Q: I was involved in a rollover but my injuries are not serious. Do I still have a case?
A: Technically, yes. However, the cost of preparing a rollover case for trial, which is all born by Brent Coon and Associates, can be in excess of $300,000.00. If your damages are not significant, it becomes economically impossible to prosecute your case since those preparation costs are typically not recoverable in litigation.
Q. I was involved in a rollover or wreck that involved a tread separation. What do I need to do right away to preserve my rights?
A. You need to do the following right away:
- Get control of the vehicle and or vehicles involved in the wreck. Insurance companies who adjust property damage claims on the vehicle usually take title to the wreckage and sell it for scrap. This sometimes results in the crushing of the vehicle. The case is much easier to prove if you get control of the wreckage so that it can be examined by our experts. If there is a tread separation, leave the failed tire on the vehicle so that we can prove that the tire was on the vehicle when the accident occurred.
- If the wreck involved a tread separation, try to obtain any parts of the tread at the accident scene. Document your collection of the tread parts with photographs and an independent witness.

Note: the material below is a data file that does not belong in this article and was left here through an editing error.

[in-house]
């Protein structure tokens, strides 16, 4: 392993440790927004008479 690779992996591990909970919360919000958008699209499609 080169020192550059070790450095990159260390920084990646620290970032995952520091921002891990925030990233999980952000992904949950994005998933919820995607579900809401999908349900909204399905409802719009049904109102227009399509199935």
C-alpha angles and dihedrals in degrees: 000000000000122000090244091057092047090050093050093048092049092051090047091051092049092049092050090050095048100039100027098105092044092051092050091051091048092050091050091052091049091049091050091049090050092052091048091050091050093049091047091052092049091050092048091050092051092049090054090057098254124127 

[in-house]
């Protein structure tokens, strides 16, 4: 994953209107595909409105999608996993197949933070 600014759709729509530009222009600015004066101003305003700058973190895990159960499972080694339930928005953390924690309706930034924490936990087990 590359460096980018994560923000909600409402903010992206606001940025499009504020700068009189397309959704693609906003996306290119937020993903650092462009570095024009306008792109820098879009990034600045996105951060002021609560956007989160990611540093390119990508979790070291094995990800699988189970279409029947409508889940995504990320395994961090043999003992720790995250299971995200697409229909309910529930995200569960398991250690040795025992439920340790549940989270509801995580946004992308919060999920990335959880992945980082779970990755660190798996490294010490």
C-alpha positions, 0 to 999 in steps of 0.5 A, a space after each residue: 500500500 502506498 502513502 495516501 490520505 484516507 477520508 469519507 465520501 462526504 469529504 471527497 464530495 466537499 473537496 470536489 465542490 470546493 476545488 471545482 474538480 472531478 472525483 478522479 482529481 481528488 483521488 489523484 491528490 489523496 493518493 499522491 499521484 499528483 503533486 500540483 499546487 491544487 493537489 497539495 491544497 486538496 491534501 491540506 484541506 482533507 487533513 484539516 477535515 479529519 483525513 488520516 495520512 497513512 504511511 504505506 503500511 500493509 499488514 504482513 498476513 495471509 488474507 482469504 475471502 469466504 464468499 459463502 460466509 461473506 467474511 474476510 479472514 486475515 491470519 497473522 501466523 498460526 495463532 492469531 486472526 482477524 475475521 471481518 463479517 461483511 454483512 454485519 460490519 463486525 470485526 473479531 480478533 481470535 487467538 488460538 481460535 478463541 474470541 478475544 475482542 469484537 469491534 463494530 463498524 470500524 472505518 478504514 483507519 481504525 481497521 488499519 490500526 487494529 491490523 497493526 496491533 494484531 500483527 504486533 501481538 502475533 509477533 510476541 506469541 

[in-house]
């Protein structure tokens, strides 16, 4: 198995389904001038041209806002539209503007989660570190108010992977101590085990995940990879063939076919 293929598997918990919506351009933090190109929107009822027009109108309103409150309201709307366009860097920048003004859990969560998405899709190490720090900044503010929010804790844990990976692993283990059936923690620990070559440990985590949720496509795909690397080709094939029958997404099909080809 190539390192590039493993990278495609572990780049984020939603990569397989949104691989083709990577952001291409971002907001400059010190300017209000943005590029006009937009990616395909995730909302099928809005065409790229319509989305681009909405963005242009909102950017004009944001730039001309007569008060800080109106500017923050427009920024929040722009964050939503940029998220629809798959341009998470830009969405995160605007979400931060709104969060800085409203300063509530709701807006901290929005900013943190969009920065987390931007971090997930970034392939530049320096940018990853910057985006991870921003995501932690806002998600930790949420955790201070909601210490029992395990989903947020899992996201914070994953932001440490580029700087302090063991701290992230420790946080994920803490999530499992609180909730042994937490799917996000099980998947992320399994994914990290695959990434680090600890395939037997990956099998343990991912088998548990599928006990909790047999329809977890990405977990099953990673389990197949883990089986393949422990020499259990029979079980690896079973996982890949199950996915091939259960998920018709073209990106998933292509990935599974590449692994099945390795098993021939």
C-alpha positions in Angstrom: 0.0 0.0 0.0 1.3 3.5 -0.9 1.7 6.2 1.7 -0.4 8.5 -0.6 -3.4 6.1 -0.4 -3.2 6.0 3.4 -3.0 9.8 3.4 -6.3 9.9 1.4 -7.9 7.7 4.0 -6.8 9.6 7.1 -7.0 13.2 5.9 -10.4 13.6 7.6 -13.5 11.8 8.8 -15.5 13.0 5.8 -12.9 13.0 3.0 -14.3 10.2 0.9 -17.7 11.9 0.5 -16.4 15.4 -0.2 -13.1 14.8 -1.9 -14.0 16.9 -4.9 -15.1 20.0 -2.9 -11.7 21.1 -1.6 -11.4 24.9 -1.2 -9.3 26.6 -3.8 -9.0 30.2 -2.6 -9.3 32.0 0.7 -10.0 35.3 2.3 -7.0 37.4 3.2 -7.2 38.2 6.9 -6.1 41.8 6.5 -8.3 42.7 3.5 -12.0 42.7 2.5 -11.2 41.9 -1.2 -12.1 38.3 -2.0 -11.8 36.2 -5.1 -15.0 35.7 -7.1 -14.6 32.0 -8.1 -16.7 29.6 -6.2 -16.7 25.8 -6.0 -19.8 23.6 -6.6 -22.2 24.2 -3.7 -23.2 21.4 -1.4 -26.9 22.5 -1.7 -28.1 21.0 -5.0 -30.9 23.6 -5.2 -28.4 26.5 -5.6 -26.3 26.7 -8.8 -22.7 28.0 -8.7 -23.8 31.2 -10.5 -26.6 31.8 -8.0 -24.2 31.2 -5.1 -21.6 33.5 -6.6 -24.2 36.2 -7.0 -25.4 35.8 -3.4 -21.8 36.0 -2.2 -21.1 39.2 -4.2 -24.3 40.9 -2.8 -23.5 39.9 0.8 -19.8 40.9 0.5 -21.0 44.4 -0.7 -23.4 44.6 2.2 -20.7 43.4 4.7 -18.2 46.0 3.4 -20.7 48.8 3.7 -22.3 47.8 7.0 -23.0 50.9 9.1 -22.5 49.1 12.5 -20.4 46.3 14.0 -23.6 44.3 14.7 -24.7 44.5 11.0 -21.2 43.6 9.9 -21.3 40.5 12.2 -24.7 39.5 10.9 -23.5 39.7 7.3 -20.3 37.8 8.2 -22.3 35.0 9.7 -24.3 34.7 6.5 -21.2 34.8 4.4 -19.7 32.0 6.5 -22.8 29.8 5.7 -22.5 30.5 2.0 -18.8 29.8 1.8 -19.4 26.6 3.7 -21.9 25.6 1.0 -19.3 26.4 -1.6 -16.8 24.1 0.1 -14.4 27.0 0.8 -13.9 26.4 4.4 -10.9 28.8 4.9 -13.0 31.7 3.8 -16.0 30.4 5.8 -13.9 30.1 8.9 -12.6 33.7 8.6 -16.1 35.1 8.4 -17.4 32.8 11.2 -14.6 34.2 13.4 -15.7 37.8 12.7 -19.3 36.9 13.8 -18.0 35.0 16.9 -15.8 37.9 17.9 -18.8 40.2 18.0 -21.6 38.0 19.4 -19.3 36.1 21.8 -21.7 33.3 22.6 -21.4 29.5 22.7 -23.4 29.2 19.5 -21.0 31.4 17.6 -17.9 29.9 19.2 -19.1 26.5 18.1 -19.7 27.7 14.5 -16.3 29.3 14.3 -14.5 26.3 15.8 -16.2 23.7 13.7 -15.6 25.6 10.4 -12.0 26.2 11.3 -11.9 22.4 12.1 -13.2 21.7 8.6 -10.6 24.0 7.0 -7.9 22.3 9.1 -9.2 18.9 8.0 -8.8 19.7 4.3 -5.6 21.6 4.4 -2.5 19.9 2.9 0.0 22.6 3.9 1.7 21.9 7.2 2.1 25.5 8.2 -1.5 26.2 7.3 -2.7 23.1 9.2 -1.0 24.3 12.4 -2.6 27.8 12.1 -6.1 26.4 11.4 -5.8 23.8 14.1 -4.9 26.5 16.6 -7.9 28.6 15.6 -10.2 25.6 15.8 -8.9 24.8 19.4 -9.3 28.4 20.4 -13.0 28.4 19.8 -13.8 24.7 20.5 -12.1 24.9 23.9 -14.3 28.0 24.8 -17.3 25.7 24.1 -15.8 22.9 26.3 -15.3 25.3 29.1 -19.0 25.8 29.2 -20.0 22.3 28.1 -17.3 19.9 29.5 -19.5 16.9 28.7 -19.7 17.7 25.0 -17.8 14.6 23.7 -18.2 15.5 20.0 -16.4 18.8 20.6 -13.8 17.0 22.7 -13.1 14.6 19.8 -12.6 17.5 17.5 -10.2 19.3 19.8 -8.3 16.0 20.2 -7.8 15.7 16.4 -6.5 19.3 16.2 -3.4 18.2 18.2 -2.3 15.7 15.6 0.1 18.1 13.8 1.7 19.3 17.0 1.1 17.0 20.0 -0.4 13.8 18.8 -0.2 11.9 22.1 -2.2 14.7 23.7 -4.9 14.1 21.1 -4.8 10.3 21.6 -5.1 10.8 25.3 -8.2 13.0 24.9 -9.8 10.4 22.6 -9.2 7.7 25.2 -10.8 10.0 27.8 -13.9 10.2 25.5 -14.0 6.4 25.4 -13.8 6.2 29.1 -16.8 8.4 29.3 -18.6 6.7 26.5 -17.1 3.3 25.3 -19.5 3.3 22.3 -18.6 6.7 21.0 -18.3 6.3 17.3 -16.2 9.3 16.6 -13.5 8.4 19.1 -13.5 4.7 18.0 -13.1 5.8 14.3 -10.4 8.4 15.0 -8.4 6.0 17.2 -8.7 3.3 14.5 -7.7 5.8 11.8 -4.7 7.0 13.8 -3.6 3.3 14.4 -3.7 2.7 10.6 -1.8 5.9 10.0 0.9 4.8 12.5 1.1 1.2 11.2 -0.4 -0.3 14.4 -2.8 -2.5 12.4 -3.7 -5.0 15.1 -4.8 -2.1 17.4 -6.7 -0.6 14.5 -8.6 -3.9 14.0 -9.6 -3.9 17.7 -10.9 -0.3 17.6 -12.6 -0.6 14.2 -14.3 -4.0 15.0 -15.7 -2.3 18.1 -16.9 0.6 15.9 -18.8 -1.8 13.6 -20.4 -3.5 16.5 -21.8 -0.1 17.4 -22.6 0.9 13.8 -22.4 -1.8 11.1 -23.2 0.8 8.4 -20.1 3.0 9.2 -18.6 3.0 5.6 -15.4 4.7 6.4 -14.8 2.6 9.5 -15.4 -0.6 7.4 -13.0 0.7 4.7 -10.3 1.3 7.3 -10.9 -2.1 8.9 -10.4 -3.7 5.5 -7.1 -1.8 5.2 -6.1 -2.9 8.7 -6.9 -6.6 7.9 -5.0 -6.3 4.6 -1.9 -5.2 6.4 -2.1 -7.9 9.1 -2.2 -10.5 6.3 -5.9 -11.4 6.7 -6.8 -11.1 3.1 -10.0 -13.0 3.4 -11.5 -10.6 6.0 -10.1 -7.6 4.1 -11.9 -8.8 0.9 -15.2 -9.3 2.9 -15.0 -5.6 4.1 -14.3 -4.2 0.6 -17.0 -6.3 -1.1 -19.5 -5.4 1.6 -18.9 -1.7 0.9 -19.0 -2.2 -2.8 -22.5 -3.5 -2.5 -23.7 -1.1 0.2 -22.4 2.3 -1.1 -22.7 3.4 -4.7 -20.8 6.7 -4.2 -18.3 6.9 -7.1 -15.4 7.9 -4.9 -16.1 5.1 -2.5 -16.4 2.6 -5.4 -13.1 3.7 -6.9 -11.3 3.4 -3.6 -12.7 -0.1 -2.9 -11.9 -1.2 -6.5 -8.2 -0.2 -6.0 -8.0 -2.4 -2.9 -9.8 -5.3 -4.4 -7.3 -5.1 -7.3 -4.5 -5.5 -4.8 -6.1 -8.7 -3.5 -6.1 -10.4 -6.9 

- Obtaining counsel who can arrange inspection of the vehicles and accident site as soon as practicable is important. There are usually marks on the roadway and on the shoulder that can disappear over time that could add to the data base used in the accident reconstruction work.
- Obtain a copy of the accident report as soon as possible. This will help any lawyer you consult with to make a judgment about whether you may have a case worth investigating.
The team at Brent Coon and Associates is ready to make a rapid response to all inquiries that have potential claims against responsible solvent parties and is experienced in collecting and preserving all relevant evidence to your case.
Q. I own an SUV. What can I do to protect me and my family?
A. We suggest the following:
- Wear your seatbelts at all times
- Consult your owner’s manual and dealership about proper installation of child safety seats.
- Drive defensively, giving yourself as much room as possible to react to emergency situations.
- If your car does not have ESC (Electronic Stability Control) talk to your dealership about installing it.
- If you are driving a mid sized or small SUV consider selling it and if you must drive an SUV upgrade to a full sized SUV.
Q. I have a pre-teen in my family who is too big for a child safety seat or booster seat. What can I do to make sure the seat belt will not hurt him/her in a collision?
A. In many front seat applications the ring attached to the pillar between the front and rear window is adjustable. Consult your owners manual about proper adjustment. Few back seat belts have this adjustable feature. This a problem that has led to many seat belt inflicted injuries. In some vehicles there is a lap belt only in the center seating position. Never use this seating position and never use the lap belt only.
Q. What will it cost me to sue Ford or General Motors? Can I afford it?
A. If Brent Coon and Associates accepts your case, the up front cost to you is zero. We pay for all litigation expenses and then recoup them out of the settlement after we collect our contingent fee of 33 1/3% or 40% depending on when in the litigation the case is settled or a judgment is paid. If we recover nothing for you, your obligation is still zero and we absorb the loss.